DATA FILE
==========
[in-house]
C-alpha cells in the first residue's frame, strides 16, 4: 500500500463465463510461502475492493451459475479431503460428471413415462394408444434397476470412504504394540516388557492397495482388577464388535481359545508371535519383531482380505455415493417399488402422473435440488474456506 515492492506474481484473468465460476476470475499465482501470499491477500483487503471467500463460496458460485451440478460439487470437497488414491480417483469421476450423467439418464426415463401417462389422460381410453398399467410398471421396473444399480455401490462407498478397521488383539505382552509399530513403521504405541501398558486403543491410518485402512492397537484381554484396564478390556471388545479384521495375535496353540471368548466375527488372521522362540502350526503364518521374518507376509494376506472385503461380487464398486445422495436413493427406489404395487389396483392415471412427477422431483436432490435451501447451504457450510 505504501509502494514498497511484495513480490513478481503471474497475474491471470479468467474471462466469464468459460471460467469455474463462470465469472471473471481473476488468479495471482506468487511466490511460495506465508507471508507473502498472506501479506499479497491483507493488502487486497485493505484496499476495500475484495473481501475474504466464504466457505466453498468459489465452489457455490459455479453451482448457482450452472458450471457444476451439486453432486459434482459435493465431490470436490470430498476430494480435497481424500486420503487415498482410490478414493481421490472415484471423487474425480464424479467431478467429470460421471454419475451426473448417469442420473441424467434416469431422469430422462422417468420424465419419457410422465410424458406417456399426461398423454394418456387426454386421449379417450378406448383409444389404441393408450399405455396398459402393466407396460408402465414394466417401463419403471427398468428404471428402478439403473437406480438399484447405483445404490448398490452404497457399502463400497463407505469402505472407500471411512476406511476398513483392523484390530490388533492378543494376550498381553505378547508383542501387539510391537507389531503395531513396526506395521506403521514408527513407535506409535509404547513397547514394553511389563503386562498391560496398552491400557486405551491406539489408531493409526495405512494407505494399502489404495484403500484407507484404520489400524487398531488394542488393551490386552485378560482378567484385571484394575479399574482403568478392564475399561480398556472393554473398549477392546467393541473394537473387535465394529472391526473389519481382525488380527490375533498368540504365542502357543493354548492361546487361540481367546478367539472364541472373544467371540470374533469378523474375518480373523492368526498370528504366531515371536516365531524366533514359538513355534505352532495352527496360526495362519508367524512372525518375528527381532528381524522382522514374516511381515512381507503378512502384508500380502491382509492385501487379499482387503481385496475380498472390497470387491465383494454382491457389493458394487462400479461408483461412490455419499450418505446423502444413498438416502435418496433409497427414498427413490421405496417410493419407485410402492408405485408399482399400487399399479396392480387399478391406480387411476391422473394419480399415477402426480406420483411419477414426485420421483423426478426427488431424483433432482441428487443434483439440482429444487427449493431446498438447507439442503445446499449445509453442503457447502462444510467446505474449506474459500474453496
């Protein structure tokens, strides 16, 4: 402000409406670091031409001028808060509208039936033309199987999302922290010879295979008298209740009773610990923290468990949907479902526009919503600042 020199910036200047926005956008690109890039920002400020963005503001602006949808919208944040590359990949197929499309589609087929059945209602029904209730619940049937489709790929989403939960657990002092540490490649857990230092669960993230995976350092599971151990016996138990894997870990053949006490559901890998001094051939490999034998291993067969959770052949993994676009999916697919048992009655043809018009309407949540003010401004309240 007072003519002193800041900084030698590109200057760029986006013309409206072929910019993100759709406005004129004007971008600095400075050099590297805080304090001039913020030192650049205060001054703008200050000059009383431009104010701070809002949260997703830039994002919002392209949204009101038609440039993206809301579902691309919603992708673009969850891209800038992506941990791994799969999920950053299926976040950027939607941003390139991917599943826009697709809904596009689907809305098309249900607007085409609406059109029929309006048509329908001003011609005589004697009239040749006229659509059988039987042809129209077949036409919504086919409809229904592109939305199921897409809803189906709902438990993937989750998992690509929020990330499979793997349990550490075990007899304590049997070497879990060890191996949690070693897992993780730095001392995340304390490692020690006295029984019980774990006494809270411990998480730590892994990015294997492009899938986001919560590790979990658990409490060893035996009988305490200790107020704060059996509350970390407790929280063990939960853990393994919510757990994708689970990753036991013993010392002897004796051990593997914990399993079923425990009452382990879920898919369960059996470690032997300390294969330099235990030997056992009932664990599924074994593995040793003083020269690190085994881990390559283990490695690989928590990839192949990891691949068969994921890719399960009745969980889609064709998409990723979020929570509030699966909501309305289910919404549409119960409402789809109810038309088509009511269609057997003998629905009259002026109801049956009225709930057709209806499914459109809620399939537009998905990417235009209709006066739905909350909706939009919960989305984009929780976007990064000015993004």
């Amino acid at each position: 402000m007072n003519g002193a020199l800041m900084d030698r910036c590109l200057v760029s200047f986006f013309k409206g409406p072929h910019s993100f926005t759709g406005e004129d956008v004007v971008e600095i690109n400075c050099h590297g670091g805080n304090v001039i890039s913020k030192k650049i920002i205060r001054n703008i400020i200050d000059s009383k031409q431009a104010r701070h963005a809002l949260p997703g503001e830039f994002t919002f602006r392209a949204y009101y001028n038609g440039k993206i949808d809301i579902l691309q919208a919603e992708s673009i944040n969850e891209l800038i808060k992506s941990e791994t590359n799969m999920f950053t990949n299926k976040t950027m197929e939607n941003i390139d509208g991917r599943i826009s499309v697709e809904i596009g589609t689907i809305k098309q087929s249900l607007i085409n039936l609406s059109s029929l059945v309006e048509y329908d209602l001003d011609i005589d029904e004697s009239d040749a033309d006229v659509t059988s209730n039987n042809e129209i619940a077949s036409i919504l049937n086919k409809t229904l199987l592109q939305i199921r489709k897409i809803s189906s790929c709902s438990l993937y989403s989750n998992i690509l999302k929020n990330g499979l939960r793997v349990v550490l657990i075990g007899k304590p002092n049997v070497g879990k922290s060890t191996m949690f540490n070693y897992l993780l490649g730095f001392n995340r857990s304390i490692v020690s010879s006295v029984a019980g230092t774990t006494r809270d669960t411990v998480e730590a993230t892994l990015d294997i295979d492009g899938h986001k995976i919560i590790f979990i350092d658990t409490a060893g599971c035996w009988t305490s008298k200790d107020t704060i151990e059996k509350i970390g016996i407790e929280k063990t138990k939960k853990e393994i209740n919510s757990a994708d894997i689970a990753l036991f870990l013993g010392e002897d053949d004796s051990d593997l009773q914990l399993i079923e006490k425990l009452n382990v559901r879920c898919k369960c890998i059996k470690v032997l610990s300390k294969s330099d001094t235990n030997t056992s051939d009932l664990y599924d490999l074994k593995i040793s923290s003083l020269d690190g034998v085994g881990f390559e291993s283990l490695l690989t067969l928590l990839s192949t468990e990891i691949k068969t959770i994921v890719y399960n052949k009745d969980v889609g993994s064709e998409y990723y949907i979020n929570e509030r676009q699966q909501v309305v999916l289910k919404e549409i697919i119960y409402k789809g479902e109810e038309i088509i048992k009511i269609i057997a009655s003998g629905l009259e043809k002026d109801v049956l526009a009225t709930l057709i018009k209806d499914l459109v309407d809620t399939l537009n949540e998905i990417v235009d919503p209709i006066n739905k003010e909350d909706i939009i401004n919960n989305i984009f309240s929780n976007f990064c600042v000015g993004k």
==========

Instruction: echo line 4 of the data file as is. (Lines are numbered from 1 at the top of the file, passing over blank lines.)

């Amino acid at each position: 402000m007072n003519g002193a020199l800041m900084d030698r910036c590109l200057v760029s200047f986006f013309k409206g409406p072929h910019s993100f926005t759709g406005e004129d956008v004007v971008e600095i690109n400075c050099h590297g670091g805080n304090v001039i890039s913020k030192k650049i920002i205060r001054n703008i400020i200050d000059s009383k031409q431009a104010r701070h963005a809002l949260p997703g503001e830039f994002t919002f602006r392209a949204y009101y001028n038609g440039k993206i949808d809301i579902l691309q919208a919603e992708s673009i944040n969850e891209l800038i808060k992506s941990e791994t590359n799969m999920f950053t990949n299926k976040t950027m197929e939607n941003i390139d509208g991917r599943i826009s499309v697709e809904i596009g589609t689907i809305k098309q087929s249900l607007i085409n039936l609406s059109s029929l059945v309006e048509y329908d209602l001003d011609i005589d029904e004697s009239d040749a033309d006229v659509t059988s209730n039987n042809e129209i619940a077949s036409i919504l049937n086919k409809t229904l199987l592109q939305i199921r489709k897409i809803s189906s790929c709902s438990l993937y989403s989750n998992i690509l999302k929020n990330g499979l939960r793997v349990v550490l657990i075990g007899k304590p002092n049997v070497g879990k922290s060890t191996m949690f540490n070693y897992l993780l490649g730095f001392n995340r857990s304390i490692v020690s010879s006295v029984a019980g230092t774990t006494r809270d669960t411990v998480e730590a993230t892994l990015d294997i295979d492009g899938h986001k995976i919560i590790f979990i350092d658990t409490a060893g599971c035996w009988t305490s008298k200790d107020t704060i151990e059996k509350i970390g016996i407790e929280k063990t138990k939960k853990e393994i209740n919510s757990a994708d894997i689970a990753l036991f870990l013993g010392e002897d053949d004796s051990d593997l009773q914990l399993i079923e006490k425990l009452n382990v559901r879920c898919k369960c890998i059996k470690v032997l610990s300390k294969s330099d001094t235990n030997t056992s051939d009932l664990y599924d490999l074994k593995i040793s923290s003083l020269d690190g034998v085994g881990f390559e291993s283990l490695l690989t067969l928590l990839s192949t468990e990891i691949k068969t959770i994921v890719y399960n052949k009745d969980v889609g993994s064709e998409y990723y949907i979020n929570e509030r676009q699966q909501v309305v999916l289910k919404e549409i697919i119960y409402k789809g479902e109810e038309i088509i048992k009511i269609i057997a009655s003998g629905l009259e043809k002026d109801v049956l526009a009225t709930l057709i018009k209806d499914l459109v309407d809620t399939l537009n949540e998905i990417v235009d919503p209709i006066n739905k003010e909350d909706i939009i401004n919960n989305i984009f309240s929780n976007f990064c600042v000015g993004k």